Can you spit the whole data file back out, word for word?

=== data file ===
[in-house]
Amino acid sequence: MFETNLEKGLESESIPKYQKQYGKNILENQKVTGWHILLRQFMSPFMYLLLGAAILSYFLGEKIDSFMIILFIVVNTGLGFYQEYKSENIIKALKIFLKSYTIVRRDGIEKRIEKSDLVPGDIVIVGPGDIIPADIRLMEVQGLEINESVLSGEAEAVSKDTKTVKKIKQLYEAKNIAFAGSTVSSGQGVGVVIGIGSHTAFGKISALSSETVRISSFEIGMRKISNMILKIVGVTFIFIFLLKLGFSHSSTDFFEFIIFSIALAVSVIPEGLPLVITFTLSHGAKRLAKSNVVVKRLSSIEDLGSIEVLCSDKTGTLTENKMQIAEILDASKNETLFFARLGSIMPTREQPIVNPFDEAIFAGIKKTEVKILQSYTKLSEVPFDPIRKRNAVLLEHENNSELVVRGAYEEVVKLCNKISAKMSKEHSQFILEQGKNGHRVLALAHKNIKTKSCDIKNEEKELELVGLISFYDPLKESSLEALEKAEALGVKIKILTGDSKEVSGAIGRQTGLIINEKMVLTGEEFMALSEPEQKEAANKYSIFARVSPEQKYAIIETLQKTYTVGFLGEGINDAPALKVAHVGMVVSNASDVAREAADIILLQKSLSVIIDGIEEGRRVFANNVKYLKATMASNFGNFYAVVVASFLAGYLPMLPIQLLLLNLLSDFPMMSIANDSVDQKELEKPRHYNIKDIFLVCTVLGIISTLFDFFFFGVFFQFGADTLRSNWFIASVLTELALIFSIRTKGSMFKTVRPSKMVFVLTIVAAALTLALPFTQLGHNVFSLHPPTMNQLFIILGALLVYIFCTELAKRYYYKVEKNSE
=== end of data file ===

[in-house]
Amino acid sequence: MFETNLEKGLESESIPKYQKQYGKNILENQKVTGWHILLRQFMSPFMYLLLGAAILSYFLGEKIDSFMIILFIVVNTGLGFYQEYKSENIIKALKIFLKSYTIVRRDGIEKRIEKSDLVPGDIVIVGPGDIIPADIRLMEVQGLEINESVLSGEAEAVSKDTKTVKKIKQLYEAKNIAFAGSTVSSGQGVGVVIGIGSHTAFGKISALSSETVRISSFEIGMRKISNMILKIVGVTFIFIFLLKLGFSHSSTDFFEFIIFSIALAVSVIPEGLPLVITFTLSHGAKRLAKSNVVVKRLSSIEDLGSIEVLCSDKTGTLTENKMQIAEILDASKNETLFFARLGSIMPTREQPIVNPFDEAIFAGIKKTEVKILQSYTKLSEVPFDPIRKRNAVLLEHENNSELVVRGAYEEVVKLCNKISAKMSKEHSQFILEQGKNGHRVLALAHKNIKTKSCDIKNEEKELELVGLISFYDPLKESSLEALEKAEALGVKIKILTGDSKEVSGAIGRQTGLIINEKMVLTGEEFMALSEPEQKEAANKYSIFARVSPEQKYAIIETLQKTYTVGFLGEGINDAPALKVAHVGMVVSNASDVAREAADIILLQKSLSVIIDGIEEGRRVFANNVKYLKATMASNFGNFYAVVVASFLAGYLPMLPIQLLLLNLLSDFPMMSIANDSVDQKELEKPRHYNIKDIFLVCTVLGIISTLFDFFFFGVFFQFGADTLRSNWFIASVLTELALIFSIRTKGSMFKTVRPSKMVFVLTIVAAALTLALPFTQLGHNVFSLHPPTMNQLFIILGALLVYIFCTELAKRYYYKVEKNSE